Lizard responses to wildfire in arid interior Australia: Long-term experimental data and commonalities with other studies

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Abstract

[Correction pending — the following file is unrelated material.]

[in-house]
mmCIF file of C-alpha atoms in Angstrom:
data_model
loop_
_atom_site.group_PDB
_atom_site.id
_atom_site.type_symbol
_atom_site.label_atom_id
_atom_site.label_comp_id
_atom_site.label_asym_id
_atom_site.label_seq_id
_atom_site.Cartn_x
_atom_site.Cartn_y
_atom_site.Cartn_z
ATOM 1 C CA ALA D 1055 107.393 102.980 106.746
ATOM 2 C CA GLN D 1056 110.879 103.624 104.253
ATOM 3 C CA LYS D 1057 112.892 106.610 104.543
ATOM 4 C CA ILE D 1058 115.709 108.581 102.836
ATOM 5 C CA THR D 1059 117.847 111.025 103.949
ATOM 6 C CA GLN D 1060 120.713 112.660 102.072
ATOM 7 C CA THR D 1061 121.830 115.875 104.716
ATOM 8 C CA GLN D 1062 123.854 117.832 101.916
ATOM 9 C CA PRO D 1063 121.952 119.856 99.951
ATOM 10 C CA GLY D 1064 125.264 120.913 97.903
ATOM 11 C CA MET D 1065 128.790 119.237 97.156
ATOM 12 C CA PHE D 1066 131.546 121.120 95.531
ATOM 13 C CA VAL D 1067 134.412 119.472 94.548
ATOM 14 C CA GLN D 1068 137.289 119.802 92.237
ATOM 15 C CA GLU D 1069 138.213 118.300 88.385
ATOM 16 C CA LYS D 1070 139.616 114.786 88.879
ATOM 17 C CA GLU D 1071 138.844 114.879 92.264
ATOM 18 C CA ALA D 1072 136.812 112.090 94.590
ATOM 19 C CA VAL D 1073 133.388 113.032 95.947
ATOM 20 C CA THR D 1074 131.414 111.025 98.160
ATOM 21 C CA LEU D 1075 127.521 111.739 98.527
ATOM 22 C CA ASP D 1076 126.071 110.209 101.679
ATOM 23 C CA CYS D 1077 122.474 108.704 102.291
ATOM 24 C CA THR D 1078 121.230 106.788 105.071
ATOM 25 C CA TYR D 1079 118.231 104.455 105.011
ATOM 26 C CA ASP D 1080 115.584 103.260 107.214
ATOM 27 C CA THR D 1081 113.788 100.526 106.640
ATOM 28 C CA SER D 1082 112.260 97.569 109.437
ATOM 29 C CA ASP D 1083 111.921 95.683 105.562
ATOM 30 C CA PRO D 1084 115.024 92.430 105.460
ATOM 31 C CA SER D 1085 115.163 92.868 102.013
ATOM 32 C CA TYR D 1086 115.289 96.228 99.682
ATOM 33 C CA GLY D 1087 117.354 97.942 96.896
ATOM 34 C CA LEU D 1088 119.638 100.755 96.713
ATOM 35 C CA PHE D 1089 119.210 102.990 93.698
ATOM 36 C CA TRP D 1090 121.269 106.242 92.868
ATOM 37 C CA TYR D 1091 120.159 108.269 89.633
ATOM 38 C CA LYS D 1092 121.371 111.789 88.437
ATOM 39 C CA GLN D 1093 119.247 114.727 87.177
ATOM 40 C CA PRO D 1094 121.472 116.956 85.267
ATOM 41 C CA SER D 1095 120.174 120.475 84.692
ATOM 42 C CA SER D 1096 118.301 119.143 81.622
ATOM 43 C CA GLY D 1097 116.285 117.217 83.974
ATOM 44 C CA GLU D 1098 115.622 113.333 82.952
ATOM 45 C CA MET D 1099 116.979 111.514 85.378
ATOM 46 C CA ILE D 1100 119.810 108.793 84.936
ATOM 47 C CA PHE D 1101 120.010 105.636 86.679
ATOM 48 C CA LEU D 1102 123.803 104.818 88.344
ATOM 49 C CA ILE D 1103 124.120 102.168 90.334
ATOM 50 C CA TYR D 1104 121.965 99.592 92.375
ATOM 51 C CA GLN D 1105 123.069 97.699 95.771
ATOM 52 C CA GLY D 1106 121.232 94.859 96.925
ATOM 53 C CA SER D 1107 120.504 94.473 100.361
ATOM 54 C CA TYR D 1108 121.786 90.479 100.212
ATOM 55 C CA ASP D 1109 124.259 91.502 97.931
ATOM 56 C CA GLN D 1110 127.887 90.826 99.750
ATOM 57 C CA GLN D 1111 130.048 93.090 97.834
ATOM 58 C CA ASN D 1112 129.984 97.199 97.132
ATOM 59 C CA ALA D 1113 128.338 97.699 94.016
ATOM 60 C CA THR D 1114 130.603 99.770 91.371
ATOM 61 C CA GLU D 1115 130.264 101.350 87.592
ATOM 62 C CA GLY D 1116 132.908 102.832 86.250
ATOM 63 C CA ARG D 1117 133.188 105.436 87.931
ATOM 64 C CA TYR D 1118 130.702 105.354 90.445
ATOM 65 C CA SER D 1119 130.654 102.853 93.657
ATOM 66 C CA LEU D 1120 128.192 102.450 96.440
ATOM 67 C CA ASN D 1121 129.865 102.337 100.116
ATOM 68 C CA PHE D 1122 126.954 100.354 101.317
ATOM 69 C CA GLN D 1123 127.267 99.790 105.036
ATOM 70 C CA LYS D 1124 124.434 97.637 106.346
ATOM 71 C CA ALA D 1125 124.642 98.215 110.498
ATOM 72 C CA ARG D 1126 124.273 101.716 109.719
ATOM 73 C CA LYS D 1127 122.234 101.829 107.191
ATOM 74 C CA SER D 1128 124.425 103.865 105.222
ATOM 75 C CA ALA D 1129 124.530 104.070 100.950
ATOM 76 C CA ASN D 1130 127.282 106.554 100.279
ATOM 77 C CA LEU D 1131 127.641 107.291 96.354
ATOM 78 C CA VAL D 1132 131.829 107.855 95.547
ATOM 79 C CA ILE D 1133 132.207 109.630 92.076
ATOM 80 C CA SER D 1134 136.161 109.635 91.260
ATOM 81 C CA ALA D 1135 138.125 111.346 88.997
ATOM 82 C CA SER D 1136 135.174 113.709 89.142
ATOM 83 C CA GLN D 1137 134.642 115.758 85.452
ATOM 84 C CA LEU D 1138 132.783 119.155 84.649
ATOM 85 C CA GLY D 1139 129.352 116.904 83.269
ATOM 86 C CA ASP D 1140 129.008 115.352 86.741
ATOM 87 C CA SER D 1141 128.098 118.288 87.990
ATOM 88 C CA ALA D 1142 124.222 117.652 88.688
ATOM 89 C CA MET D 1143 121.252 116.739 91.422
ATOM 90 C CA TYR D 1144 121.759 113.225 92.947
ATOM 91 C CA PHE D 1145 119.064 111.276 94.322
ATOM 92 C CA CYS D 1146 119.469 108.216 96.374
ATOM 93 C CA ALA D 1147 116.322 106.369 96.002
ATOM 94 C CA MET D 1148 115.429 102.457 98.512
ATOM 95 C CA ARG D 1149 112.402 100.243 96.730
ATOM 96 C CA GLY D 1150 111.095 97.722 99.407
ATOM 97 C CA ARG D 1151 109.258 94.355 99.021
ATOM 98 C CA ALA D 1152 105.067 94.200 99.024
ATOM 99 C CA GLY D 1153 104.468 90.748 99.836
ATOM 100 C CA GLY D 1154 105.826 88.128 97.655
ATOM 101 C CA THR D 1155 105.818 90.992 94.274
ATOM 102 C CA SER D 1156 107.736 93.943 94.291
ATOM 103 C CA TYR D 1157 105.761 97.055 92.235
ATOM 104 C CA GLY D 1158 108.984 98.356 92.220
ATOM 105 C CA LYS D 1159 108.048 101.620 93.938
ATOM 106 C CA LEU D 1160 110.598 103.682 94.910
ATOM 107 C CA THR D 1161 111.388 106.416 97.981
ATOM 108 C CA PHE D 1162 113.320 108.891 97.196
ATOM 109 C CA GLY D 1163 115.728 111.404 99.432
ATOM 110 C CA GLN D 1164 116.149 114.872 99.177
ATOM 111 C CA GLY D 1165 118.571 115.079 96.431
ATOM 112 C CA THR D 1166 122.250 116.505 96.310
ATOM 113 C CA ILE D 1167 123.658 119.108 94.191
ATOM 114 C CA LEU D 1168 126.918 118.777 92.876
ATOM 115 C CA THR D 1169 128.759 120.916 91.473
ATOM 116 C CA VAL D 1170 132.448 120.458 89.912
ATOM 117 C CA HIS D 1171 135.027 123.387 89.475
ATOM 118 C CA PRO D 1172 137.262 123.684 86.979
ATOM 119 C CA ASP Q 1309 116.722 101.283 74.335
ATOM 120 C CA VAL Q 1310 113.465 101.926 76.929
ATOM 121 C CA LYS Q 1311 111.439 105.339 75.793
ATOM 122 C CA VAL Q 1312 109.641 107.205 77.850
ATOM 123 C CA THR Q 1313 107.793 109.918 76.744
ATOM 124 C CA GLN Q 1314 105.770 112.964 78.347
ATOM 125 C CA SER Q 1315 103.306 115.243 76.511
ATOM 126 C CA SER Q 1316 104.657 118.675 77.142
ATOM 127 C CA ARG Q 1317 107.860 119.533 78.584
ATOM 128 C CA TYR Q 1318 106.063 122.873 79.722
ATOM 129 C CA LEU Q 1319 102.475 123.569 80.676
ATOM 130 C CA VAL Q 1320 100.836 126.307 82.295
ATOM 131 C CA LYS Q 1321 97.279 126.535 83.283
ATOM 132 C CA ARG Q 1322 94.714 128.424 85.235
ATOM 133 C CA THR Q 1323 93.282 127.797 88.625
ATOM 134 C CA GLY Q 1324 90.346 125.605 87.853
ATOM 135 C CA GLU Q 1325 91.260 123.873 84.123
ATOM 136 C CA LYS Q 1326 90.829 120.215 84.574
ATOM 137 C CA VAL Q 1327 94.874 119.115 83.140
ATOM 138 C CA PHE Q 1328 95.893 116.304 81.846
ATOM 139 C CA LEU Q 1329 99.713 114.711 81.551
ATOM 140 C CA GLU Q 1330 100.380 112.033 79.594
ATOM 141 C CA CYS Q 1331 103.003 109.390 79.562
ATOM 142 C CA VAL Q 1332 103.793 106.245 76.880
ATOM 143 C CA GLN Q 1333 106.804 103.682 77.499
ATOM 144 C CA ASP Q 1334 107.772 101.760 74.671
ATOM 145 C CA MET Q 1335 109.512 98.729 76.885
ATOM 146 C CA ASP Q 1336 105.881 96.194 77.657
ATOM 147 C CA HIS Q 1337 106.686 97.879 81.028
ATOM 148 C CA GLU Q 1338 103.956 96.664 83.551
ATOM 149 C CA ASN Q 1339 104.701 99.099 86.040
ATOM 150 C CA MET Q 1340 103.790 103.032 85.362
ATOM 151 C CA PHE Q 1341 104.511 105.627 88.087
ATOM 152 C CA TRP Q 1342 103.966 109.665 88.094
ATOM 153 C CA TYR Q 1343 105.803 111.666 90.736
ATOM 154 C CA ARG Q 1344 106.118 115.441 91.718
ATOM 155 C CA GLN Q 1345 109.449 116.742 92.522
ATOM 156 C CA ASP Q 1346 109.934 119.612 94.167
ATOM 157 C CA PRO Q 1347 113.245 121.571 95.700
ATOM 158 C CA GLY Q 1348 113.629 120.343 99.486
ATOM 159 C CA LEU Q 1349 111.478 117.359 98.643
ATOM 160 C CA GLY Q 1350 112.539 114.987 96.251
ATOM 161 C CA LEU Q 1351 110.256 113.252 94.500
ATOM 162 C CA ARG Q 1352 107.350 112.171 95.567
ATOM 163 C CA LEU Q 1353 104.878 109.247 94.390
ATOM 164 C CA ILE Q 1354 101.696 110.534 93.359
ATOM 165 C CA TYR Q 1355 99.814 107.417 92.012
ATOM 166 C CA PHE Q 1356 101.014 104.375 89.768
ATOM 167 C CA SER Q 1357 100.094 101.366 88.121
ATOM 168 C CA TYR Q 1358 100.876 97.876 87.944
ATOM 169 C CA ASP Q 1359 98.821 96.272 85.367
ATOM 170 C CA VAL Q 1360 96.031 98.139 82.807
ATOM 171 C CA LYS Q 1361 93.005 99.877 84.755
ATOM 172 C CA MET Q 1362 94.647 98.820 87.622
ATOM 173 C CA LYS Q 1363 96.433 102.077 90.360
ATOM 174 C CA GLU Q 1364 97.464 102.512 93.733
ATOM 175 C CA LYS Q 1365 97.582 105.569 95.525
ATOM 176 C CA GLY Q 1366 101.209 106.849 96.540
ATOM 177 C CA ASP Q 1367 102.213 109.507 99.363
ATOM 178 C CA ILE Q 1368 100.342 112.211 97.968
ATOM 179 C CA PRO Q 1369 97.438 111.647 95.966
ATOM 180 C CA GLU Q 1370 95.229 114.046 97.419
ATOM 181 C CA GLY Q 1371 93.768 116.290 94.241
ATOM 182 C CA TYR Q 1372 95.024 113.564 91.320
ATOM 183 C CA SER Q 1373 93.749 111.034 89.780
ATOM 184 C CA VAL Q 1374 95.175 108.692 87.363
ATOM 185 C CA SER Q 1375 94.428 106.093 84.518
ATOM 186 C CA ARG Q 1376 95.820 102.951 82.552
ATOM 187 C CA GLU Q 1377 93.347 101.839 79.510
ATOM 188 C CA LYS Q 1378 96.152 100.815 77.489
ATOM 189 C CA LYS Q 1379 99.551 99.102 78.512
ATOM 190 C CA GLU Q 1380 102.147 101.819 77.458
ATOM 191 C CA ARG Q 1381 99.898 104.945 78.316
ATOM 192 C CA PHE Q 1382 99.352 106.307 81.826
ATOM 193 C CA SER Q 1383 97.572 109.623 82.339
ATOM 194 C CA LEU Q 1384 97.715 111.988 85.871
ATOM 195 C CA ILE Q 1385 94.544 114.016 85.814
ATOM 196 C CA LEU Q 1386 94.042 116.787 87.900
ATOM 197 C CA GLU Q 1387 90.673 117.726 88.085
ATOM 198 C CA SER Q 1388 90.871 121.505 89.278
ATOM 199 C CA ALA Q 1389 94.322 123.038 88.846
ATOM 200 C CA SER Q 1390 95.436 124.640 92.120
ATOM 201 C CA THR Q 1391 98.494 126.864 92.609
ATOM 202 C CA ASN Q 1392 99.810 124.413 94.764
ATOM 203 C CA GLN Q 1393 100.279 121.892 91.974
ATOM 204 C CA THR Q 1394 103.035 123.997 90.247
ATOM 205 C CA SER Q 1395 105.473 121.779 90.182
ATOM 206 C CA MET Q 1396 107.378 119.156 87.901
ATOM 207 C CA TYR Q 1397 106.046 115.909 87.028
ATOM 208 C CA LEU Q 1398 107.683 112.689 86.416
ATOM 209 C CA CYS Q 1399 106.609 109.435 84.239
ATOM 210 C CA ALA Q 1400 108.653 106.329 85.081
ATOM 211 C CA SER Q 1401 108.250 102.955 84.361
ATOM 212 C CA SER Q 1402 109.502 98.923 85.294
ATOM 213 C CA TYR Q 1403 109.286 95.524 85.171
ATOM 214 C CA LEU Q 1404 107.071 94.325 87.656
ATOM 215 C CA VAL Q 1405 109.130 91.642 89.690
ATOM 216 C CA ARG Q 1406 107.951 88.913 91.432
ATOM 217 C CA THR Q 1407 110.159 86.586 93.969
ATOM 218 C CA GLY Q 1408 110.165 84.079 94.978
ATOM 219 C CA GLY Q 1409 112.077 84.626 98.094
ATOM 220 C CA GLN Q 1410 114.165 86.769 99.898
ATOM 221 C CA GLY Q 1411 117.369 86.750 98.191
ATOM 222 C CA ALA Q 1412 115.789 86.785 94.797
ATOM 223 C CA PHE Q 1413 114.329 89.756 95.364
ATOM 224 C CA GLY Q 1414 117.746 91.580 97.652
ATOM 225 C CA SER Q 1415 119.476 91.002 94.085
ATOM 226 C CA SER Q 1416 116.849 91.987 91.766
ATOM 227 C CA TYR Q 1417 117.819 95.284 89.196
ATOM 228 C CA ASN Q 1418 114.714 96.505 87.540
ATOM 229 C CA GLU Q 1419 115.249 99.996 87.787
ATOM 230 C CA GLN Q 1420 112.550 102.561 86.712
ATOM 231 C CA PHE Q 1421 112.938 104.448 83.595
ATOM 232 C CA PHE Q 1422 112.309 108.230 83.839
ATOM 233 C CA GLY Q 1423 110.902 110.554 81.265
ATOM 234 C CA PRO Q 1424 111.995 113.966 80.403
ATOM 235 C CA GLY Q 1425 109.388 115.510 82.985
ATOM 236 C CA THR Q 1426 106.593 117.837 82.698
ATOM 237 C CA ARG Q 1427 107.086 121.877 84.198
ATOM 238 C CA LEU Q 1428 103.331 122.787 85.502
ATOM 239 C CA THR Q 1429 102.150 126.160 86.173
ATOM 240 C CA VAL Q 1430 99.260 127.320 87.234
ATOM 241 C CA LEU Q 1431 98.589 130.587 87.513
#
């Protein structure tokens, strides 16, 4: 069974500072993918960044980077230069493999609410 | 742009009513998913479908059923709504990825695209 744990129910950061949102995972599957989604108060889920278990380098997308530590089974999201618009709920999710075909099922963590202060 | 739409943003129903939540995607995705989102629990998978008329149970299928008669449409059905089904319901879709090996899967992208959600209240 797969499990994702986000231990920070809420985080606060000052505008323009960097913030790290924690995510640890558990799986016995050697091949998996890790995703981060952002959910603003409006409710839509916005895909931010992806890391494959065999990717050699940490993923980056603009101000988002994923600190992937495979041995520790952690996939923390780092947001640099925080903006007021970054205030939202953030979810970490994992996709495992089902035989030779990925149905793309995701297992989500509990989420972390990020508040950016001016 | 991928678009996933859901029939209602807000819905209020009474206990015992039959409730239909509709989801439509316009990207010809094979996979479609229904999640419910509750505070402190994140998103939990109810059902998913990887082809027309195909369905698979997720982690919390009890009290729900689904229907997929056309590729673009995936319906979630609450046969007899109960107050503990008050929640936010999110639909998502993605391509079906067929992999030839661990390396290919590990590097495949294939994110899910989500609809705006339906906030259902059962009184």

Life in terrestrial Australian ecosystems has evolved over the past 10 million years to thrive in habitats kept in a dynamic state through fire succession cycles. Previous studies support the notion that wildfires promote species diversity in plant and animal communities by creating a heterogeneous mix of habitats, each habitat more suitable for particular subsets of species. We document population and community responses to fire in a species-rich lizard assemblage in the Great Victoria Desert of Western Australia. Lizards were censused by pit trapping at a long-unburned flat spinifex site in the Great Victoria Desert in Austral springs of 1992 and 1995. A controlled burn was undertaken in mid-October of 1995, and lizards were censused thereafter in late 1995 and early 1996, and then again in the Austral springs of 1998, 2003 and 2008. Forty-six species of lizards (2872 individuals) were collected and their stomach contents analysed over the course of a 16-year fire succession cycle at this single study site. Most strikingly, relative abundances of two species of agamids varied inversely, responding oppositely to habitat clearing effects of fire. The military dragon Ctenophorus isolepis reached higher abundances when vegetation was dense, and decreased in abundance in open vegetation following fire. The netted dragon Ctenophorus nuchalis was rare when vegetation coverage was high but increased rapidly after fire. Abundances of five species of Ctenotus skinks, C. ariadnae, C. calurus, C. hanloni, C. pantherinus and C. piankai, tracked those of C. isolepis. Abundance of a termite-specialized nocturnal gecko, Rhynchoedura ornata, increased in abundance following fire. Lizard diets changed during the course of the fire succession cycle, returning to near pre-burn conditions after 16 years. In addition to short-term fire succession cycles that contribute to structuring local communities, changes in long-term rainfall also impact desert food webs and regional biotas.

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